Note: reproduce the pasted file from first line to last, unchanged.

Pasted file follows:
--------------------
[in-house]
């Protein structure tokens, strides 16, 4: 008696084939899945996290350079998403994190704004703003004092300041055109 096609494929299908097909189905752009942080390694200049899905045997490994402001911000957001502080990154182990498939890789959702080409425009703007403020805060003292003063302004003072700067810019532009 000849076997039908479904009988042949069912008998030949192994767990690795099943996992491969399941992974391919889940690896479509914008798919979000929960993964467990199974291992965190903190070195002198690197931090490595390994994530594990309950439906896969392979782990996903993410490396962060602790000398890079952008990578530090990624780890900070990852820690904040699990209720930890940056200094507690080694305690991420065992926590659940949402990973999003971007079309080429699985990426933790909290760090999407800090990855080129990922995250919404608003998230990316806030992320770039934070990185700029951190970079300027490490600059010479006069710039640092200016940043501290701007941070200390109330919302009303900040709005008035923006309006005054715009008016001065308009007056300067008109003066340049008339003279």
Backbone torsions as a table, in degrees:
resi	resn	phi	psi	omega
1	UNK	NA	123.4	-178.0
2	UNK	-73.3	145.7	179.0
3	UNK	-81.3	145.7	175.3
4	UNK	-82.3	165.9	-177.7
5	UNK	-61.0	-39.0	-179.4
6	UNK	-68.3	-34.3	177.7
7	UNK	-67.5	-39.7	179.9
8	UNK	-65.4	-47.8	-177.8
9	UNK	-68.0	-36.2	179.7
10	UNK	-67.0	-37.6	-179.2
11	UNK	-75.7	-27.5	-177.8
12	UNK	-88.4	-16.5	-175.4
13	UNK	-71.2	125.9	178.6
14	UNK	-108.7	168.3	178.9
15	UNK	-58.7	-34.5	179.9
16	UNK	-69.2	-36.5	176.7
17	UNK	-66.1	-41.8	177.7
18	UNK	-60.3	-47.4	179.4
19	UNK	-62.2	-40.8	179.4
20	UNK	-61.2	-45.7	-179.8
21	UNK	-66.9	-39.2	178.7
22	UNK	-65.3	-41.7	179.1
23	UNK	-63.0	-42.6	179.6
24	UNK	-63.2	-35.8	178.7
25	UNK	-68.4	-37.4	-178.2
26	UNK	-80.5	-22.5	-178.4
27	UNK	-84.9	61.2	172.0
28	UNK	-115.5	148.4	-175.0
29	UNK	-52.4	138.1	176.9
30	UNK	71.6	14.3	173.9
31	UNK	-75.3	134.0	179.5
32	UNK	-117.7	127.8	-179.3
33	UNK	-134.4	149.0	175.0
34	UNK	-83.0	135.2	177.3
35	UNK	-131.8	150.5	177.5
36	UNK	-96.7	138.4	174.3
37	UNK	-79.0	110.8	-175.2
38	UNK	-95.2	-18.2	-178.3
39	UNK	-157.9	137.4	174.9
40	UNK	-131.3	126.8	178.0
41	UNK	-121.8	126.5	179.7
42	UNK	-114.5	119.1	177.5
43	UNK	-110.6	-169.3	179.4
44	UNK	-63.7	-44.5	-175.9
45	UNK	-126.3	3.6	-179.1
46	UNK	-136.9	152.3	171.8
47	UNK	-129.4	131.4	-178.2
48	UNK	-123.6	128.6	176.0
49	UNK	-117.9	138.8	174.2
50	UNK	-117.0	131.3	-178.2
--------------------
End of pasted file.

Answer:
[in-house]
């Protein structure tokens, strides 16, 4: 008696084939899945996290350079998403994190704004703003004092300041055109 096609494929299908097909189905752009942080390694200049899905045997490994402001911000957001502080990154182990498939890789959702080409425009703007403020805060003292003063302004003072700067810019532009 000849076997039908479904009988042949069912008998030949192994767990690795099943996992491969399941992974391919889940690896479509914008798919979000929960993964467990199974291992965190903190070195002198690197931090490595390994994530594990309950439906896969392979782990996903993410490396962060602790000398890079952008990578530090990624780890900070990852820690904040699990209720930890940056200094507690080694305690991420065992926590659940949402990973999003971007079309080429699985990426933790909290760090999407800090990855080129990922995250919404608003998230990316806030992320770039934070990185700029951190970079300027490490600059010479006069710039640092200016940043501290701007941070200390109330919302009303900040709005008035923006309006005054715009008016001065308009007056300067008109003066340049008339003279």
Backbone torsions as a table, in degrees:
resi	resn	phi	psi	omega
1	UNK	NA	123.4	-178.0
2	UNK	-73.3	145.7	179.0
3	UNK	-81.3	145.7	175.3
4	UNK	-82.3	165.9	-177.7
5	UNK	-61.0	-39.0	-179.4
6	UNK	-68.3	-34.3	177.7
7	UNK	-67.5	-39.7	179.9
8	UNK	-65.4	-47.8	-177.8
9	UNK	-68.0	-36.2	179.7
10	UNK	-67.0	-37.6	-179.2
11	UNK	-75.7	-27.5	-177.8
12	UNK	-88.4	-16.5	-175.4
13	UNK	-71.2	125.9	178.6
14	UNK	-108.7	168.3	178.9
15	UNK	-58.7	-34.5	179.9
16	UNK	-69.2	-36.5	176.7
17	UNK	-66.1	-41.8	177.7
18	UNK	-60.3	-47.4	179.4
19	UNK	-62.2	-40.8	179.4
20	UNK	-61.2	-45.7	-179.8
21	UNK	-66.9	-39.2	178.7
22	UNK	-65.3	-41.7	179.1
23	UNK	-63.0	-42.6	179.6
24	UNK	-63.2	-35.8	178.7
25	UNK	-68.4	-37.4	-178.2
26	UNK	-80.5	-22.5	-178.4
27	UNK	-84.9	61.2	172.0
28	UNK	-115.5	148.4	-175.0
29	UNK	-52.4	138.1	176.9
30	UNK	71.6	14.3	173.9
31	UNK	-75.3	134.0	179.5
32	UNK	-117.7	127.8	-179.3
33	UNK	-134.4	149.0	175.0
34	UNK	-83.0	135.2	177.3
35	UNK	-131.8	150.5	177.5
36	UNK	-96.7	138.4	174.3
37	UNK	-79.0	110.8	-175.2
38	UNK	-95.2	-18.2	-178.3
39	UNK	-157.9	137.4	174.9
40	UNK	-131.3	126.8	178.0
41	UNK	-121.8	126.5	179.7
42	UNK	-114.5	119.1	177.5
43	UNK	-110.6	-169.3	179.4
44	UNK	-63.7	-44.5	-175.9
45	UNK	-126.3	3.6	-179.1
46	UNK	-136.9	152.3	171.8
47	UNK	-129.4	131.4	-178.2
48	UNK	-123.6	128.6	176.0
49	UNK	-117.9	138.8	174.2
50	UNK	-117.0	131.3	-178.2